Becoming a hemp farmer in Alabama means following both local and federal laws. While the Hemp Farming Act of 2018 declassified hemp as a controlled substance, you still can’t produce it in every state. Being aware of the rules and regulations that impact your ability to farm is essential for a successful business in hemp.
Hemp is a agricultural commodity
As of December 20, 2018, hemp became a cultural commodity as long as it has less than 0.3 percent THC. This is the national standard, so all states follow suit. Having a hemp crop test with a higher THC level means it gets destroyed. Currently, hemp production is legal in 46 states only. The same federal bill that legalized hemp also allows those states that want to ban its production, to continue to do so within their borders. The states where it’s still illegal to farm hemp are:
- New Hampshire
- South Dakota
USDA weighs on US hemp laws
The Hemp Farming Act passed at the end of 2018. It took almost another year for the United States Department of Agriculture (USDA) to release regulations on domestic hemp production. The USDA handles establishing further regulations to keep hemp farming up to appropriate standards. They’ve had a lot to say already:
- Every hemp farmer must have a state license or authorization under a tribal hemp or USDA hemp program. In Alabama, it’s the state that issues licenses every year.
- Licensed farmers must report their hemp crop acreage to the Farm Service Agency. This helps the USDA establish a total number of acres devoted to hemp.
- Testing procedures from the USDA mirror those already in place in Alabama. This involves the THC level test done no earlier than 15 days before harvest. If the crop tests at a THC level above 0.3 percent, the crop must get destroyed. To uniform testing, it’s handled by a Drug Enforcement Administration-registered lab. You can find more on testing here.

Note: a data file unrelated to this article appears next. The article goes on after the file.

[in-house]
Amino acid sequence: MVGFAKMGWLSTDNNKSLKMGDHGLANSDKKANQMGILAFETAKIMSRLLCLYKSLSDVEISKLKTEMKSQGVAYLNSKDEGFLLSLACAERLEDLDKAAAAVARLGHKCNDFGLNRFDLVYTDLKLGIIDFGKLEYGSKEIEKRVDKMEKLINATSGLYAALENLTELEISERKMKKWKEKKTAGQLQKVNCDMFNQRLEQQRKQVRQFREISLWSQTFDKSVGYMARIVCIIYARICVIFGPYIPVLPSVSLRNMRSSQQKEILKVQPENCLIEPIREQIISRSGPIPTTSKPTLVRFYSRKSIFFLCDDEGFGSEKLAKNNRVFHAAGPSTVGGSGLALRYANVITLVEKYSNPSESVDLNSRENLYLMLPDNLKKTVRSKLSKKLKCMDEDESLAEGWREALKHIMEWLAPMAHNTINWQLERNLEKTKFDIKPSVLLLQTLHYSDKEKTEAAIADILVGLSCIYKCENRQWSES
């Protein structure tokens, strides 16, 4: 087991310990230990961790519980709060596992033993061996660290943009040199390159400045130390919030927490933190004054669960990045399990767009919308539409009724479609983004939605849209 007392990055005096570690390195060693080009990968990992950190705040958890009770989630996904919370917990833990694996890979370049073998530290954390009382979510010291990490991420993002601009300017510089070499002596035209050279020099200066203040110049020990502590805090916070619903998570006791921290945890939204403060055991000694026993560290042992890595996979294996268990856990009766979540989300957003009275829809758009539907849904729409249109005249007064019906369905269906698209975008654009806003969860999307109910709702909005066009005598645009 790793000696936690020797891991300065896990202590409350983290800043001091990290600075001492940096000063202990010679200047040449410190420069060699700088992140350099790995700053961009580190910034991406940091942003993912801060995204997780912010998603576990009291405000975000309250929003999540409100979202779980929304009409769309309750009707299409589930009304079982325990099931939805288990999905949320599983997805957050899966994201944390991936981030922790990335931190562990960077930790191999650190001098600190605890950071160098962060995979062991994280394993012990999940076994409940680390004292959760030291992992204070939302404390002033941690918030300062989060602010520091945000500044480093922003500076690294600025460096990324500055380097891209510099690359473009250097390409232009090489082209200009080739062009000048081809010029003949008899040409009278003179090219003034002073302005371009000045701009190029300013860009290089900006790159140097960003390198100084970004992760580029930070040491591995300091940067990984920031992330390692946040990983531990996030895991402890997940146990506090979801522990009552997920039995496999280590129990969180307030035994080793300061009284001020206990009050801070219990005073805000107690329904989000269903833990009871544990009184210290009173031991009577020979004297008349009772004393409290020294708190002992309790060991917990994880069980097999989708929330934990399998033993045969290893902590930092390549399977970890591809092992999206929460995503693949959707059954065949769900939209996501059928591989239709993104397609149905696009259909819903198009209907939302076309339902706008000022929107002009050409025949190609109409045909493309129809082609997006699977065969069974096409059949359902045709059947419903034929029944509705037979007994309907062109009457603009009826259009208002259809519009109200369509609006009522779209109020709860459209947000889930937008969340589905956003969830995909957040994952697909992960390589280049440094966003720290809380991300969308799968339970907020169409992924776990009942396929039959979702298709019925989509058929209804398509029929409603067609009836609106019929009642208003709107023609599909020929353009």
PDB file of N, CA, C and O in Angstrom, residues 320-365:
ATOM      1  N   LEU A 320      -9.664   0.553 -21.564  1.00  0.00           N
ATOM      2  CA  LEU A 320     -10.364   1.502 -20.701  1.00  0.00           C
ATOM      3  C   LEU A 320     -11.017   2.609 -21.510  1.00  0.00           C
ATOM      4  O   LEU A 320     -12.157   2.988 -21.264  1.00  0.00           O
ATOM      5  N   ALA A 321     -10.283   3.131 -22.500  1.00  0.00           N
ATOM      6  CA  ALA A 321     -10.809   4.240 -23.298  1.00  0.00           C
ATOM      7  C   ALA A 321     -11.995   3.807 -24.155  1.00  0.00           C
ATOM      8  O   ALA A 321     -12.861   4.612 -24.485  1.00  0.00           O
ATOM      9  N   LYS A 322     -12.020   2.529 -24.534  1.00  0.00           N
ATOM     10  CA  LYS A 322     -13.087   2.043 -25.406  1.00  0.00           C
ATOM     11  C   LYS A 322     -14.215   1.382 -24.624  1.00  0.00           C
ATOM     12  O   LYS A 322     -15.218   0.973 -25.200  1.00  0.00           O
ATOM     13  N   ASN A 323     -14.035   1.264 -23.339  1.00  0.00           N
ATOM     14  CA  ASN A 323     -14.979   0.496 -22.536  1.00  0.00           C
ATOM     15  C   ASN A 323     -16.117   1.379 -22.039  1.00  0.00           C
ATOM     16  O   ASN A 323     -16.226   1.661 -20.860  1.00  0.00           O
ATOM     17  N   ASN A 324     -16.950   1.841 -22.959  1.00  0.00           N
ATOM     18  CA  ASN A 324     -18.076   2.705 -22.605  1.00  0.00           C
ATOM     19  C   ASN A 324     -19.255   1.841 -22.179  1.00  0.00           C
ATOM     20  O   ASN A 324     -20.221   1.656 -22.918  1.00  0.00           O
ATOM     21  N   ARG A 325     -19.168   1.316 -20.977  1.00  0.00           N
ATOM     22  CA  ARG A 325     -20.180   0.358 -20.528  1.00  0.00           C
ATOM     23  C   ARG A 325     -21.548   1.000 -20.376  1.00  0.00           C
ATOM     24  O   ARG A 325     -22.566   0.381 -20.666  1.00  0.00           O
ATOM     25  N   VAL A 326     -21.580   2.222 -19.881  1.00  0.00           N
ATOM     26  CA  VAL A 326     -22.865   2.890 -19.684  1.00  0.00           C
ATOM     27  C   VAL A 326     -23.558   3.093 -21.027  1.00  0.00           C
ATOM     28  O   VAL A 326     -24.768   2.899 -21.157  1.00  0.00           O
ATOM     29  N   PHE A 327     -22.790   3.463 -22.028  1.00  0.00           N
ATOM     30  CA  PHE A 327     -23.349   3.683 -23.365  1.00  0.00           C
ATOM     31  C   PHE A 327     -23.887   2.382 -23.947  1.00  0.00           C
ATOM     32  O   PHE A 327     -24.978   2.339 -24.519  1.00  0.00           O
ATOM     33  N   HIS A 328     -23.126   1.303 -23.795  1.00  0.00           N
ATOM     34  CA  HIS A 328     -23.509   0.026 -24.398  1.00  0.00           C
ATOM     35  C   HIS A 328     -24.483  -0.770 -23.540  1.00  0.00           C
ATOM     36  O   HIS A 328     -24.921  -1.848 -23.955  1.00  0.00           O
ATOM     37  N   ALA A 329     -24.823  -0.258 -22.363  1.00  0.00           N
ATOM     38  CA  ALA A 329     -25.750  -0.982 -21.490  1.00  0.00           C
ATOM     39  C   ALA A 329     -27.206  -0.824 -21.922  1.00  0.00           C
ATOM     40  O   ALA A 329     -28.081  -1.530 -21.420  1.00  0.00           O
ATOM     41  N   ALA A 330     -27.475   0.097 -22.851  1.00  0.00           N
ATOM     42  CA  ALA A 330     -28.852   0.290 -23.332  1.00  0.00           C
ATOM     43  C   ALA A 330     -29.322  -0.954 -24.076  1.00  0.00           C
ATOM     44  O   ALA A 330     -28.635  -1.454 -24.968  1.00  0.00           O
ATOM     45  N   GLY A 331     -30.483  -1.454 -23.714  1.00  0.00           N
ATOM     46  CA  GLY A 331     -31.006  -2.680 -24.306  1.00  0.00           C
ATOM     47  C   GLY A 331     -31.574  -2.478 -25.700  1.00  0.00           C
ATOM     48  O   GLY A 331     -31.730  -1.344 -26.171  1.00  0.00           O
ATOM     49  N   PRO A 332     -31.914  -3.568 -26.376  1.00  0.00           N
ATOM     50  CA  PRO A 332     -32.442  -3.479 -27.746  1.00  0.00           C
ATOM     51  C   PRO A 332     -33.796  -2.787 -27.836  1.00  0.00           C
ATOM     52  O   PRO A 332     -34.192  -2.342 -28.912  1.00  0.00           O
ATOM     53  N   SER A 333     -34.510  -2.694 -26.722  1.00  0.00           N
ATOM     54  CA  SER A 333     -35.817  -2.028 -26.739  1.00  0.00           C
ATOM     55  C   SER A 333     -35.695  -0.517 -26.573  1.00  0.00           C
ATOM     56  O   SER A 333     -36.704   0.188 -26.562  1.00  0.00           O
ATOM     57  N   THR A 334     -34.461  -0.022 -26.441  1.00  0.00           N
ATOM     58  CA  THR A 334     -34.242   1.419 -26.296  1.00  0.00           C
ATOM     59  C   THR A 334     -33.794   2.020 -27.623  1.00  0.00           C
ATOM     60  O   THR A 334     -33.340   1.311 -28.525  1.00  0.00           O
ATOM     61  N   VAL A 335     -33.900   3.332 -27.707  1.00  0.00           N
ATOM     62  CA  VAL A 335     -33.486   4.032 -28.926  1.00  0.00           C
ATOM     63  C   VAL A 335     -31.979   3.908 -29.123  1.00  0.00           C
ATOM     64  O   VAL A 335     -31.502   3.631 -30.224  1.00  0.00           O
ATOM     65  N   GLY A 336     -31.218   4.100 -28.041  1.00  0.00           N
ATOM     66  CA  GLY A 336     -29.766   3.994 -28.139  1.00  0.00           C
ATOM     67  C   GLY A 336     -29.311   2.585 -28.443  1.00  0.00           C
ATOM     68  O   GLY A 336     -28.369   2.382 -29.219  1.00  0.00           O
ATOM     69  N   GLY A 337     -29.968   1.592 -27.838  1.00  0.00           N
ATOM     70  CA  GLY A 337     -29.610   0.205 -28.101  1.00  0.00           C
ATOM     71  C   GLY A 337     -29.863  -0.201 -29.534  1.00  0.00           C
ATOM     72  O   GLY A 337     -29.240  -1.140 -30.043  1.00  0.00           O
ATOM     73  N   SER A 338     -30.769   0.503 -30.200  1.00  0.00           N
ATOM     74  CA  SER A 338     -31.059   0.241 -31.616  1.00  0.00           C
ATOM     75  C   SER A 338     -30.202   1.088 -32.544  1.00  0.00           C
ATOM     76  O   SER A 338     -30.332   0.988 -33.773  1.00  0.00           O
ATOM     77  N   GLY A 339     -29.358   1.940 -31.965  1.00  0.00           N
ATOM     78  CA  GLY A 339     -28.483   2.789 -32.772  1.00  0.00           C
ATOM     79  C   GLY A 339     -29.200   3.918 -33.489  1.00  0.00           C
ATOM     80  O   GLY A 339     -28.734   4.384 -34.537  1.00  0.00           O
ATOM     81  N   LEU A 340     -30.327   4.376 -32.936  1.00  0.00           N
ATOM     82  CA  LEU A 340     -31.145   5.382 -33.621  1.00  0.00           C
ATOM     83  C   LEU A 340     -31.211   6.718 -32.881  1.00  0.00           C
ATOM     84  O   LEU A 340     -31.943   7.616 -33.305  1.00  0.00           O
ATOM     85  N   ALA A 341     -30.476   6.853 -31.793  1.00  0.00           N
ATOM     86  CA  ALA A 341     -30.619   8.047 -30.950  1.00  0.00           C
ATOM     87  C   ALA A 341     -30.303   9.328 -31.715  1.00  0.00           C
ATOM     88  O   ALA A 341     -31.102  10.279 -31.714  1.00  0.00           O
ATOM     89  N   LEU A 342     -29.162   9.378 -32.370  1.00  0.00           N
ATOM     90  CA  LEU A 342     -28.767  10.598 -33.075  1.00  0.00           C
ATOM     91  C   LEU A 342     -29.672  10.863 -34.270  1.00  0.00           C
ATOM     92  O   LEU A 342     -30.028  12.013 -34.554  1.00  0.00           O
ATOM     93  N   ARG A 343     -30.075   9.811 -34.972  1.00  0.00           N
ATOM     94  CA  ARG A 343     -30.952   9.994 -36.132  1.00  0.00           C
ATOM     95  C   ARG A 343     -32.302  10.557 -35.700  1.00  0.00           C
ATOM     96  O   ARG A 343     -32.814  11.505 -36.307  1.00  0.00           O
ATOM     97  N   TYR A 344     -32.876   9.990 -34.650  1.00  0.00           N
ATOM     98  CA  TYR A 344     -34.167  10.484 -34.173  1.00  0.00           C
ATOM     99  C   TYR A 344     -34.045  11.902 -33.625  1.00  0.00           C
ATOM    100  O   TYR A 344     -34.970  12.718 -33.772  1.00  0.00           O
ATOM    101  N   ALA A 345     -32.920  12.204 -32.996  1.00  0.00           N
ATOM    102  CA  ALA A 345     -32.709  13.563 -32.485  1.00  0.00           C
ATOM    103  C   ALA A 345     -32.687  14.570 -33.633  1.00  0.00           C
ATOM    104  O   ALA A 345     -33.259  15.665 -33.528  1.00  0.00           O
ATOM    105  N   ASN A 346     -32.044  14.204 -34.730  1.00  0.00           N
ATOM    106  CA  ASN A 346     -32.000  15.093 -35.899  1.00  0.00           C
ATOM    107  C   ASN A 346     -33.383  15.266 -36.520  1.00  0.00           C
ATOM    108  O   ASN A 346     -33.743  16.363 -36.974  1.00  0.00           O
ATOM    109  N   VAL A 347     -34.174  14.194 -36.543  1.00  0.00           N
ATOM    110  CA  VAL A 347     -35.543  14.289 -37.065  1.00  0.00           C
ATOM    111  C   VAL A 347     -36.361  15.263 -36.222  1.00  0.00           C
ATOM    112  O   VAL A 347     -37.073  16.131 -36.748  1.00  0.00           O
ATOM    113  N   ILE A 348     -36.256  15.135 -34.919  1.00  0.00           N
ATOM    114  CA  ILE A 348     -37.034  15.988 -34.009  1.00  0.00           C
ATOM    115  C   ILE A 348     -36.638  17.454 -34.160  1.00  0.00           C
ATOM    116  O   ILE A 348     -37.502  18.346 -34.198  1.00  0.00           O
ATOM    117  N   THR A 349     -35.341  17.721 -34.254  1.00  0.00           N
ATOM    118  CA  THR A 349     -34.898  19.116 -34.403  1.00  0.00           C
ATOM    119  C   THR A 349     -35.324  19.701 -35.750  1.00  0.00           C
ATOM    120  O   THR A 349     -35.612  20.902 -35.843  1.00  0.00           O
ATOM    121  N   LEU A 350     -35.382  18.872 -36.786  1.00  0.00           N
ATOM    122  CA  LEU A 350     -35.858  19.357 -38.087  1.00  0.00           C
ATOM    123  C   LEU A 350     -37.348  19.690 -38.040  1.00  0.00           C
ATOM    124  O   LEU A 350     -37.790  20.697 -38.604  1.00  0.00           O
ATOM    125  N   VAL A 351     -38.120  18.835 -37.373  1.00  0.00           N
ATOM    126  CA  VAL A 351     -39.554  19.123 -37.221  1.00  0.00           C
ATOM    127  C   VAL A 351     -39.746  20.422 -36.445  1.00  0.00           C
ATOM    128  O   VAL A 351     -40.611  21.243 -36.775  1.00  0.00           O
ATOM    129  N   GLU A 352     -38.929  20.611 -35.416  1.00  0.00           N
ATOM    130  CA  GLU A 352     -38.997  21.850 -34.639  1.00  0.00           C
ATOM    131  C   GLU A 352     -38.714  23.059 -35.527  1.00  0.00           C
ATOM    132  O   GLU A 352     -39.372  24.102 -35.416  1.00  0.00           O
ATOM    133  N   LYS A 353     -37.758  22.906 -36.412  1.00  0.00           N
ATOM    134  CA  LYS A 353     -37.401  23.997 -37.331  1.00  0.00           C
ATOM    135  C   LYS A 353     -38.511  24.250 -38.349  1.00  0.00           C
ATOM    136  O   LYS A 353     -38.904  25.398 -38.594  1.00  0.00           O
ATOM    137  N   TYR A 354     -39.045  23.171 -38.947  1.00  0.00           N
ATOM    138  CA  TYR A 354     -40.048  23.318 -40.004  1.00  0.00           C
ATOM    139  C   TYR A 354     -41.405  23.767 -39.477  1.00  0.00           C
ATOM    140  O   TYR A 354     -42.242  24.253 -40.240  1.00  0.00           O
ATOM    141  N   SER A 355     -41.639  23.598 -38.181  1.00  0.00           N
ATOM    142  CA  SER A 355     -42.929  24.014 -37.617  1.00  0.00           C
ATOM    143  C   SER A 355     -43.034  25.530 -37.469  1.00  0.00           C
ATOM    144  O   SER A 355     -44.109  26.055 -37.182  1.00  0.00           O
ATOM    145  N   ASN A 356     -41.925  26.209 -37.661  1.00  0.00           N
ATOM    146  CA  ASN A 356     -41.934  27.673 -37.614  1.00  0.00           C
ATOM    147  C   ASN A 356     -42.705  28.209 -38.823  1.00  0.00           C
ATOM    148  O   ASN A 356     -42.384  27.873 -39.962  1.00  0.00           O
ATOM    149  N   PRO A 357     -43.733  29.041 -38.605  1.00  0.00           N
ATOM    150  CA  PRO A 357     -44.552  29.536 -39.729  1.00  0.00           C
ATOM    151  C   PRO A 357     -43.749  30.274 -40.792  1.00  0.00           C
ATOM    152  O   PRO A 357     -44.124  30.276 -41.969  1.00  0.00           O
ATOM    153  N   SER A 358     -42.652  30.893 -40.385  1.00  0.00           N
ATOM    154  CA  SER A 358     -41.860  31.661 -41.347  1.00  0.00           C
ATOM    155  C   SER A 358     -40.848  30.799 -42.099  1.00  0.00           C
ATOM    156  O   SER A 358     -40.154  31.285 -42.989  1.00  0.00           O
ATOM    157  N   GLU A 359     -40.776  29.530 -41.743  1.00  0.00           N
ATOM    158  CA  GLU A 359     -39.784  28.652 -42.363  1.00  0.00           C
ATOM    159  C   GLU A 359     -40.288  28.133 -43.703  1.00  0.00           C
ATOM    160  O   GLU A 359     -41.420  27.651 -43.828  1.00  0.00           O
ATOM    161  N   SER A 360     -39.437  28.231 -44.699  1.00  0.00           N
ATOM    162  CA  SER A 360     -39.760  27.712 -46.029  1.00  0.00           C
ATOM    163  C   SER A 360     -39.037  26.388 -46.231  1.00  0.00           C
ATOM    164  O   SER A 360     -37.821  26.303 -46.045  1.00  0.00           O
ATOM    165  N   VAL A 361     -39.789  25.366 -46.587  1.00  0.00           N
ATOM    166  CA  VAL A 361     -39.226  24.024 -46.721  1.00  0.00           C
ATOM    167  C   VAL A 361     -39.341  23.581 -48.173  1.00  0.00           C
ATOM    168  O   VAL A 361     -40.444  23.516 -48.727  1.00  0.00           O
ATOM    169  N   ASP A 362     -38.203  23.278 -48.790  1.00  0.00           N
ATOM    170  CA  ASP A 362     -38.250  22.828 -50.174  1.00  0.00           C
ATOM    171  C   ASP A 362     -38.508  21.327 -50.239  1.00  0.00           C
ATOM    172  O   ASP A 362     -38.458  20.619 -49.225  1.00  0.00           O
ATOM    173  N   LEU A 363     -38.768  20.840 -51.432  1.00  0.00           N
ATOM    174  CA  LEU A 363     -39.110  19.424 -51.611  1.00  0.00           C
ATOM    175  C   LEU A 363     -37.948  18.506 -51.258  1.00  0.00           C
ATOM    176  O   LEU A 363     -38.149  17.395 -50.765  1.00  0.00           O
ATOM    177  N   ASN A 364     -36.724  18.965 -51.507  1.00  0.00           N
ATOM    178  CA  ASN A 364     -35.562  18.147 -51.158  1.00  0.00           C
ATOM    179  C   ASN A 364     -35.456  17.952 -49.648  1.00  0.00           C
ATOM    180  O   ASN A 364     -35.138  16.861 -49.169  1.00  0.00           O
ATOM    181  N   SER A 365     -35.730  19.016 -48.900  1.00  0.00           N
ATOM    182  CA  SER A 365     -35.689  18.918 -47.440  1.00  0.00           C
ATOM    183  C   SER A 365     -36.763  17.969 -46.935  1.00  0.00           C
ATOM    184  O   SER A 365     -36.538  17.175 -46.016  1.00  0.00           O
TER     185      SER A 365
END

Rules and regulations are very intricate. Make sure you’re familiar with them all if you’re considering becoming a hemp farmer.
The 2018 farm bill legalized hemp farming, but was quick to put in restrictions on who could do the work. This directly affects convicted felons. “A person with a state or federal felony conviction relating to a controlled substance is subject to a 10-year ineligibility restriction on producing hemp, with an exclusion for those who were lawfully growing hemp under the 2014 farm bill,” according to Farm Bureau. This means when filing for your hemp license, you must provide a completed criminal history report.
Since hemp isn’t legal to grow in all states, questions arose about the ability to sell it across state lines. What if the state you lived in allowed for hemp farming, but right next door it was illegal? There have been issues with trucks transporting legal hemp from one state to another, having to pass through a state where it isn’t legal. To clarify and protect product on the move, regulations state there are no restrictions on transporting hemp. This allows hemp farmers access to markets across the country, fully protected by US hemp laws.
When hemp becomes marijuana
If a hemp crop’s THC level tests above the 0.3 percent, it’s no longer hemp. The crop, by definition, then becomes marijuana and falls under the Controlled Substances Act. Disposal must happen accordingly, often by the DEA or local law enforcement. As the farmer, you need to document the disposal and then report it back to the USDA.
Additional resources related to US hemp laws
If you end up with questions about how the federal regulations tie into the state ones in Alabama, you’re not alone. This is a complicated process with a lot of rules to follow, and Arbor Vita8 can help. We have the knowledge, equipment and resources to support your grow every step of the way. Whether you need our assistance from start to finish or a la carte throughout the process, we pride ourselves on our commitment to supporting hemp farmers in Alabama. To learn more about our business and what we can offer you, contact us today.